“I think we went from that high to emotionally low in the second quarter though because we weren’t making the baskets. Other than that I was pleased with the effort but we’ve still got to finish around the basket, wide open shots, free throws that sort of thing.”
A pair of free throws and ensuing 3-ball from Kira Bonner had the Lady Demons out to an early 5-0 lead. But unlike the past two games, a player not named Bonner would score in the first quarter for NSU.
Jasmyn Johnson found her stroke from deep with a pair of long balls from the left wing on consecutive trips down the floor. The senior converted three from behind the arc in the quarter. Three free throws from Tristen Washington gave NSU its largest lead of the game with 3:53 remaining in the opening frame.
UNO finished the quarter on a 12-4 run however, creating plenty of momentum to carry them into a big second only trailing 23-20.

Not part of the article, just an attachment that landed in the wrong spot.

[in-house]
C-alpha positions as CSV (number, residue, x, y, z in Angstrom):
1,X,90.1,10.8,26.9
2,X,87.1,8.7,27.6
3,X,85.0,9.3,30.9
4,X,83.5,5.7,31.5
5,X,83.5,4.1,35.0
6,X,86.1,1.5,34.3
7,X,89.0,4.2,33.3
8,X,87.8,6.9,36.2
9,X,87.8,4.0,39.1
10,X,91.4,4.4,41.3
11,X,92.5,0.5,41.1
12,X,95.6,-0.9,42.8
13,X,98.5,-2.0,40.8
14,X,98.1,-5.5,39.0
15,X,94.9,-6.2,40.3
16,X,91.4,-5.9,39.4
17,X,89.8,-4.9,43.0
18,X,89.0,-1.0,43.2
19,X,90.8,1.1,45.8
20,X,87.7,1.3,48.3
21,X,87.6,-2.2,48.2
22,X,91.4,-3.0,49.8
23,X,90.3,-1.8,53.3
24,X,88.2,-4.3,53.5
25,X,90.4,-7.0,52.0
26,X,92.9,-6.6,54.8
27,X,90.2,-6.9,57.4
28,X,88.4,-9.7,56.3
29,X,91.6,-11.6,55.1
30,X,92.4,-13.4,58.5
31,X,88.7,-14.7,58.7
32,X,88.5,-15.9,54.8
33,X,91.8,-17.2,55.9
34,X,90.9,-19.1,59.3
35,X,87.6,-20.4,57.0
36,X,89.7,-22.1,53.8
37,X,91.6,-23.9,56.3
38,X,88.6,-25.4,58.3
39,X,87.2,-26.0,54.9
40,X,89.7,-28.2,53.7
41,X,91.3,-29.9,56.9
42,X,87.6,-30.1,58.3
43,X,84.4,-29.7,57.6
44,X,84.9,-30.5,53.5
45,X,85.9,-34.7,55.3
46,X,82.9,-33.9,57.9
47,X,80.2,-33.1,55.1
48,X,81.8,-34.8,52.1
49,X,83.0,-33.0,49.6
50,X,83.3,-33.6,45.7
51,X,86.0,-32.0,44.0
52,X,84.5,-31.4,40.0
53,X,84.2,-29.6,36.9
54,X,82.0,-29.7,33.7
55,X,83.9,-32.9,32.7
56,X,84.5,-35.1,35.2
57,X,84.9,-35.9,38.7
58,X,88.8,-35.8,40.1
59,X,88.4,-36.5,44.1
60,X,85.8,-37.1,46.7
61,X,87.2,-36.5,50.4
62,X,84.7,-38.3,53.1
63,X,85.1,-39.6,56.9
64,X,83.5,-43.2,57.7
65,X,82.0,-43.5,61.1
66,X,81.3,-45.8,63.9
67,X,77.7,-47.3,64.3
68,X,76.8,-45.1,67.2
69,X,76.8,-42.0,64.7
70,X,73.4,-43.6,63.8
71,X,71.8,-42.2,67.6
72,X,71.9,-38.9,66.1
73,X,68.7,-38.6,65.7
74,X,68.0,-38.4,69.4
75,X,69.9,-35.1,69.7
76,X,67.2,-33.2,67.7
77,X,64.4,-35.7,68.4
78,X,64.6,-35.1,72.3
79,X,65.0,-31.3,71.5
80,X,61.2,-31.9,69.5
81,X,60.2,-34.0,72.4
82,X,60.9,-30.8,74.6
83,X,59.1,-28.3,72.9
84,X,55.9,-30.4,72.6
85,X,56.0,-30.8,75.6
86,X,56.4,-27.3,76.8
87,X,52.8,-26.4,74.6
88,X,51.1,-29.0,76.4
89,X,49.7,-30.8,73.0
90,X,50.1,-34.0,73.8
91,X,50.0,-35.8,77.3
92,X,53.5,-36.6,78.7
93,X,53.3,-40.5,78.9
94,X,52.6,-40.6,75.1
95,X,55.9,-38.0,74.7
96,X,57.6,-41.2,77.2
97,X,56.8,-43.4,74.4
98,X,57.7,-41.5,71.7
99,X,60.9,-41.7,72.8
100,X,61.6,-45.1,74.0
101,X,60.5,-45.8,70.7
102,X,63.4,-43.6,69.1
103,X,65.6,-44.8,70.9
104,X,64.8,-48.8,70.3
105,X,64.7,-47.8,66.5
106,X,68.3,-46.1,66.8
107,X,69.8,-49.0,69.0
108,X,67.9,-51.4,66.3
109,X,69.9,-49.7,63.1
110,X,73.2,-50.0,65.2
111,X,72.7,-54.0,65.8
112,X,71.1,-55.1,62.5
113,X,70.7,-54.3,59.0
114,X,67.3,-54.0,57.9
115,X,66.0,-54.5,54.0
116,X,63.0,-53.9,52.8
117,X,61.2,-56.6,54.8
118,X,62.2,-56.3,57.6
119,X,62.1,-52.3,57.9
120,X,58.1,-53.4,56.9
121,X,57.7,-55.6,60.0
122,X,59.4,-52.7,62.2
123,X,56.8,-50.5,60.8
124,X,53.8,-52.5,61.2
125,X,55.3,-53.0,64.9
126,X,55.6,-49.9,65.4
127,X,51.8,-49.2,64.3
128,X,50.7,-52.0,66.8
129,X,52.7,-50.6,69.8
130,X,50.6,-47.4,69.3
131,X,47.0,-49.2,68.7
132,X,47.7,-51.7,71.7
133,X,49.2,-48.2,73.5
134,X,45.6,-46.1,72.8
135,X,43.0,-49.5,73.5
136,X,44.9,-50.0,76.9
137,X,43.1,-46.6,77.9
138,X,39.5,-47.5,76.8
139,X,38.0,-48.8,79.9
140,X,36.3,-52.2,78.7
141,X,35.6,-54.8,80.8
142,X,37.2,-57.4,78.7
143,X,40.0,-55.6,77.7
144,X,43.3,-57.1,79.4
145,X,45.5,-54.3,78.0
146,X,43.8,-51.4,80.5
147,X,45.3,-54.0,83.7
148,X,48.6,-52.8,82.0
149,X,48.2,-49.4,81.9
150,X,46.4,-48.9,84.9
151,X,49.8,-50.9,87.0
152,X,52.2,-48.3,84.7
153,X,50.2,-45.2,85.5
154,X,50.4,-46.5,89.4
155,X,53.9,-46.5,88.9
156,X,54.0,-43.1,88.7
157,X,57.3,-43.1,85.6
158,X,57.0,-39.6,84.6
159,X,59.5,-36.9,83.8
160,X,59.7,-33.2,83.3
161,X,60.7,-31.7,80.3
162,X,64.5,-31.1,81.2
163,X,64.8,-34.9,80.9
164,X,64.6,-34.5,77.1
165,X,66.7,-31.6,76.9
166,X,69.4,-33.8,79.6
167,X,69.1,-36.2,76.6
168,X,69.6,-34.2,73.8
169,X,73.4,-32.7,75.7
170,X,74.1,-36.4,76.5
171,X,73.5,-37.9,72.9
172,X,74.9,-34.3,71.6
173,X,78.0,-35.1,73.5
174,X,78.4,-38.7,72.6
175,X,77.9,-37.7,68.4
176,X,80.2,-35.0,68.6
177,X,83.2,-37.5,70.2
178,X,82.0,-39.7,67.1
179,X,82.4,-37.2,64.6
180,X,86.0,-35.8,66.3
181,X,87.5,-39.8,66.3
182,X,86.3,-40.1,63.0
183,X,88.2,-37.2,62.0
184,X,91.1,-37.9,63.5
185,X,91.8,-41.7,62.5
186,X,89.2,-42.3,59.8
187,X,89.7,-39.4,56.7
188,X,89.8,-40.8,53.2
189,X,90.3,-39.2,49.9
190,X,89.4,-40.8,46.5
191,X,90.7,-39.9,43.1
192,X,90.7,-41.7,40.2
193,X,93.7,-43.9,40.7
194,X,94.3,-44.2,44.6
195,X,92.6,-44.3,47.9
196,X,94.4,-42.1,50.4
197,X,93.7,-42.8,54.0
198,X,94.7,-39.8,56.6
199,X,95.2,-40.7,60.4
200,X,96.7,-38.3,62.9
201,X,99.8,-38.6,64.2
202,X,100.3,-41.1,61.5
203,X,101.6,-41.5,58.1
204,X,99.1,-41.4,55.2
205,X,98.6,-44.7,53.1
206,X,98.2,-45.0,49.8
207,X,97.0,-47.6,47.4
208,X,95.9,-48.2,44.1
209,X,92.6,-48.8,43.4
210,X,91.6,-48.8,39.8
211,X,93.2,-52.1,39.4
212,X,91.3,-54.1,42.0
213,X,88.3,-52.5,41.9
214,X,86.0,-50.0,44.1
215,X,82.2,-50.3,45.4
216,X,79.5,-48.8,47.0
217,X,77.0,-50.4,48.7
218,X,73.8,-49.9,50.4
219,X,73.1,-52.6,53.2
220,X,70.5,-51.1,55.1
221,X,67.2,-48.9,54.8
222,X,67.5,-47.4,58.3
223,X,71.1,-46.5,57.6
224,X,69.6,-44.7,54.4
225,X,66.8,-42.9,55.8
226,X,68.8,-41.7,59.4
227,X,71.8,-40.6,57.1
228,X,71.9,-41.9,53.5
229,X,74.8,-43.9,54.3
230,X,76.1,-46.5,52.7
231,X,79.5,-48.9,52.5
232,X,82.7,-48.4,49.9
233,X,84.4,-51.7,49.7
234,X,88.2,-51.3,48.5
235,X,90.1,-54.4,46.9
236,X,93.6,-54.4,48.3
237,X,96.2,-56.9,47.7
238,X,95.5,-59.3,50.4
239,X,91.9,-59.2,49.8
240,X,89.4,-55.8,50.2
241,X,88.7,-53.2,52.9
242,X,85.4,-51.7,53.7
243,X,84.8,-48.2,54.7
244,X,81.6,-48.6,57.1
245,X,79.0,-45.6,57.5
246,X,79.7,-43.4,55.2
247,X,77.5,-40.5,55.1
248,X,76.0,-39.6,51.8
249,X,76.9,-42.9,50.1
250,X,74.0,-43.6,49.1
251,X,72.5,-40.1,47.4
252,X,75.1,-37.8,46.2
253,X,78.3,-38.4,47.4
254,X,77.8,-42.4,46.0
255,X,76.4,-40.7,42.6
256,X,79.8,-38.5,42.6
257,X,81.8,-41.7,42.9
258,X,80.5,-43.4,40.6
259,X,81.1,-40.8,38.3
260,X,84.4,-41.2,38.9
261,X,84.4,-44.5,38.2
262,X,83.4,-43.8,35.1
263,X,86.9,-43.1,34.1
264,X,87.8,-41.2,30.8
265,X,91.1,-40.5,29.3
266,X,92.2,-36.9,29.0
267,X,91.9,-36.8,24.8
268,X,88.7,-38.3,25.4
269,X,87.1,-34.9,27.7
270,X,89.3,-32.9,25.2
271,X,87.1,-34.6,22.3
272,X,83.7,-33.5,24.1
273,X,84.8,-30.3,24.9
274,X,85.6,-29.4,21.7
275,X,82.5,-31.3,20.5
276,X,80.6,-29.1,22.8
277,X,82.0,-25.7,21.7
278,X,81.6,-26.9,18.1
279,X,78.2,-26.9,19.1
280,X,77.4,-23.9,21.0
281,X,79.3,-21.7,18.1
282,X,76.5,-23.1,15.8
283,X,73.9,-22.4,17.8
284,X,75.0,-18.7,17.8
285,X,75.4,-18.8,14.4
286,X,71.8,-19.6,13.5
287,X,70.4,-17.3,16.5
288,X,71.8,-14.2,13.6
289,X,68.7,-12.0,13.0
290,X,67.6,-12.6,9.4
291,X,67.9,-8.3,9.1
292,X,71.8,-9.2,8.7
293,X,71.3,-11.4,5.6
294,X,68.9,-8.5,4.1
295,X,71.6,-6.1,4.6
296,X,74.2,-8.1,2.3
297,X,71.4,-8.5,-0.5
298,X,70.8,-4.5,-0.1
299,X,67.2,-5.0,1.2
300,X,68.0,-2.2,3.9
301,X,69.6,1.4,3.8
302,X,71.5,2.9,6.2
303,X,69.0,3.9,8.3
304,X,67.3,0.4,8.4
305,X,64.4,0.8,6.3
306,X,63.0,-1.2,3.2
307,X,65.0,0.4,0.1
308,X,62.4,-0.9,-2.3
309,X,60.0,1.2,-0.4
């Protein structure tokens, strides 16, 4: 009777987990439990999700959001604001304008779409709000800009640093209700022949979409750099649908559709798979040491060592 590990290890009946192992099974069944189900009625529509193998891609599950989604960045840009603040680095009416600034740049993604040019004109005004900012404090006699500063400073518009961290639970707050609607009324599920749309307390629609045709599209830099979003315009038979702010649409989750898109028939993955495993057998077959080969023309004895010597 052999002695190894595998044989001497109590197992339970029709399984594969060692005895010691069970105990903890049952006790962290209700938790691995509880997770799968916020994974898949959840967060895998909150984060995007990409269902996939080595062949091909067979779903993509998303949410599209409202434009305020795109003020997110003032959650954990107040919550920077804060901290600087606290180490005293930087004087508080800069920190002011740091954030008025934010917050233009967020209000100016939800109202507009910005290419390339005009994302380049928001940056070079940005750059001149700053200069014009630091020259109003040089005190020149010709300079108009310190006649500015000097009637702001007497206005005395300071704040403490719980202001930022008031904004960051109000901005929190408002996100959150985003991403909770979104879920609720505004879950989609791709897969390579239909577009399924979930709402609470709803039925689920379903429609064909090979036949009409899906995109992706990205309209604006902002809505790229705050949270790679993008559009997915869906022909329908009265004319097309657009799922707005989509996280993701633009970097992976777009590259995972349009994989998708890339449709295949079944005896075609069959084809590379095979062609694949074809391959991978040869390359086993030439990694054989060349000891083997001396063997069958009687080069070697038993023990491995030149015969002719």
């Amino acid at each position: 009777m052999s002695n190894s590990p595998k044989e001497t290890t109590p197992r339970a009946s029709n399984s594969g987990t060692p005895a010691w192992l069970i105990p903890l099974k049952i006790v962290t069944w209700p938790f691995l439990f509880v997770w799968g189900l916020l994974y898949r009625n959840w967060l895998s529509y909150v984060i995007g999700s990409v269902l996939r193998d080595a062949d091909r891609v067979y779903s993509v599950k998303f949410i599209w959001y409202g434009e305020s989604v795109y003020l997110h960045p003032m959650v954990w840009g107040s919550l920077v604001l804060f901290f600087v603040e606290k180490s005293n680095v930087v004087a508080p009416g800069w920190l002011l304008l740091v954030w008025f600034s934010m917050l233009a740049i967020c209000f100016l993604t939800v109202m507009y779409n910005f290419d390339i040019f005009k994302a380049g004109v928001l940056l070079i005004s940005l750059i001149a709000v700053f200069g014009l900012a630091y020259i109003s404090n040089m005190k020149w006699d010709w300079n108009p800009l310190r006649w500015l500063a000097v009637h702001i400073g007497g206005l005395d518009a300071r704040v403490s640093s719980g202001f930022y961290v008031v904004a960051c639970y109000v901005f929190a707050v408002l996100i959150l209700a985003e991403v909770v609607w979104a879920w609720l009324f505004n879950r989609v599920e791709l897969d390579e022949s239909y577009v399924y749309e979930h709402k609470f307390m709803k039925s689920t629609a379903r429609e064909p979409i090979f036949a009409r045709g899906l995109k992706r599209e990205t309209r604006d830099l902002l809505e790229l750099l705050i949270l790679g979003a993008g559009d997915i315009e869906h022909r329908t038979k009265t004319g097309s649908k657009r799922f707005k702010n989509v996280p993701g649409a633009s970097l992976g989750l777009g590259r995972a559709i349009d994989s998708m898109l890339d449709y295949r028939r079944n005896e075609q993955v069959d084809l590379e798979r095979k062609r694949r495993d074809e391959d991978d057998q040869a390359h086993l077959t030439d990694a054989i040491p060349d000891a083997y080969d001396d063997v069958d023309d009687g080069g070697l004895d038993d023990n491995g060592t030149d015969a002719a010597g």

Even though the Privateers had their lowest shooting effort of the game in that second period, going 5-for-19, the Lady Demons could not keep the early energy going. The 18-6 second quarter created enough cushion for the visitors to keep NSU at arms length the rest of the game.
New Orleans stretched its lead to 20 midway through the third quarter and led 60-45 entering the final 10 minutes.
Trailing 67-49 with just over seven minutes left in the game, the Lady Demons made a huge push to get back within striking distance. A pair of newcomers, Washington and transfer Leilani Moncrease combined to score nine straight points for the Lady Demons, making it a nine-point game with 3:33 remaining.
UNO ended the NSU scoring run with a dagger of a 3-pointer from Dionjhae Thomas to push the lead back into double figures. Four straight empty possessions for the purple and white kept the lead where it was until time ran short and five late free throws secured the win for the Privateers.
Lacee Savage pulled in a career-high 10 rebounds in the game, the first player this season to reach double figures on the glass in a game. Bonner extended her consecutive double-digit scoring games to seven with 13 points. Washington and Johnson each put in 14, a new career high for Washington.
The Lady Demons wrap up their three-game home stand on Saturday afternoon in doubleheader action with the NSU men beginning at 1 p.m. against Central Arkansas.